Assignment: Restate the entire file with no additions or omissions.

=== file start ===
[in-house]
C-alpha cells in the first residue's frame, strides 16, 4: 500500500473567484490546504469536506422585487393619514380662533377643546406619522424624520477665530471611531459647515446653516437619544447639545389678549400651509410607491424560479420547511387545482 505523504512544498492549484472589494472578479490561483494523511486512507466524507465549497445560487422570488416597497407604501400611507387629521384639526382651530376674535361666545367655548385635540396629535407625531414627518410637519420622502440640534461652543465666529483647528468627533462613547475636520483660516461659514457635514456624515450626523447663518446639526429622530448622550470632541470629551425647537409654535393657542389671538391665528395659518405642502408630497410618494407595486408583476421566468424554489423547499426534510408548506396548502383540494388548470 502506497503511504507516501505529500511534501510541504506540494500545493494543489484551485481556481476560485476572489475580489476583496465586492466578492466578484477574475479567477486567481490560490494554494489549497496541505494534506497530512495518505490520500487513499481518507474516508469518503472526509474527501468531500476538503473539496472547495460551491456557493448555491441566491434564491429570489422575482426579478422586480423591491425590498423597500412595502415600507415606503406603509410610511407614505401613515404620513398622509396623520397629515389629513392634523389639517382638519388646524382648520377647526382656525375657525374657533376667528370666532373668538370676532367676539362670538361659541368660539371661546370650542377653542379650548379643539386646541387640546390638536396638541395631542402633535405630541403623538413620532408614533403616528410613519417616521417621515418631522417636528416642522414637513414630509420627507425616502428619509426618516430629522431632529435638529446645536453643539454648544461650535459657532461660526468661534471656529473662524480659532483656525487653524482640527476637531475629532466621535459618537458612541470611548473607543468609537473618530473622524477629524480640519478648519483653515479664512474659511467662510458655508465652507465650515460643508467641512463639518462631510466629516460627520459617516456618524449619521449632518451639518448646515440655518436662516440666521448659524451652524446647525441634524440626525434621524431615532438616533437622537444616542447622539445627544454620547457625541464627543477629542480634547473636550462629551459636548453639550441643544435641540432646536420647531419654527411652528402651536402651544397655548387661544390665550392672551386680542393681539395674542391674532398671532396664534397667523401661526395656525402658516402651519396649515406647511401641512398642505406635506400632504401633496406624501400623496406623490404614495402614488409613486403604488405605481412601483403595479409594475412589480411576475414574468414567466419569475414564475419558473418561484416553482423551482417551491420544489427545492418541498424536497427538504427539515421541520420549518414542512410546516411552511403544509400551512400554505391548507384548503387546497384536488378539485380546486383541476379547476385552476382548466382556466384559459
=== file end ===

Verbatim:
[in-house]
C-alpha cells in the first residue's frame, strides 16, 4: 500500500473567484490546504469536506422585487393619514380662533377643546406619522424624520477665530471611531459647515446653516437619544447639545389678549400651509410607491424560479420547511387545482 505523504512544498492549484472589494472578479490561483494523511486512507466524507465549497445560487422570488416597497407604501400611507387629521384639526382651530376674535361666545367655548385635540396629535407625531414627518410637519420622502440640534461652543465666529483647528468627533462613547475636520483660516461659514457635514456624515450626523447663518446639526429622530448622550470632541470629551425647537409654535393657542389671538391665528395659518405642502408630497410618494407595486408583476421566468424554489423547499426534510408548506396548502383540494388548470 502506497503511504507516501505529500511534501510541504506540494500545493494543489484551485481556481476560485476572489475580489476583496465586492466578492466578484477574475479567477486567481490560490494554494489549497496541505494534506497530512495518505490520500487513499481518507474516508469518503472526509474527501468531500476538503473539496472547495460551491456557493448555491441566491434564491429570489422575482426579478422586480423591491425590498423597500412595502415600507415606503406603509410610511407614505401613515404620513398622509396623520397629515389629513392634523389639517382638519388646524382648520377647526382656525375657525374657533376667528370666532373668538370676532367676539362670538361659541368660539371661546370650542377653542379650548379643539386646541387640546390638536396638541395631542402633535405630541403623538413620532408614533403616528410613519417616521417621515418631522417636528416642522414637513414630509420627507425616502428619509426618516430629522431632529435638529446645536453643539454648544461650535459657532461660526468661534471656529473662524480659532483656525487653524482640527476637531475629532466621535459618537458612541470611548473607543468609537473618530473622524477629524480640519478648519483653515479664512474659511467662510458655508465652507465650515460643508467641512463639518462631510466629516460627520459617516456618524449619521449632518451639518448646515440655518436662516440666521448659524451652524446647525441634524440626525434621524431615532438616533437622537444616542447622539445627544454620547457625541464627543477629542480634547473636550462629551459636548453639550441643544435641540432646536420647531419654527411652528402651536402651544397655548387661544390665550392672551386680542393681539395674542391674532398671532396664534397667523401661526395656525402658516402651519396649515406647511401641512398642505406635506400632504401633496406624501400623496406623490404614495402614488409613486403604488405605481412601483403595479409594475412589480411576475414574468414567466419569475414564475419558473418561484416553482423551482417551491420544489427545492418541498424536497427538504427539515421541520420549518414542512410546516411552511403544509400551512400554505391548507384548503387546497384536488378539485380546486383541476379547476385552476382548466382556466384559459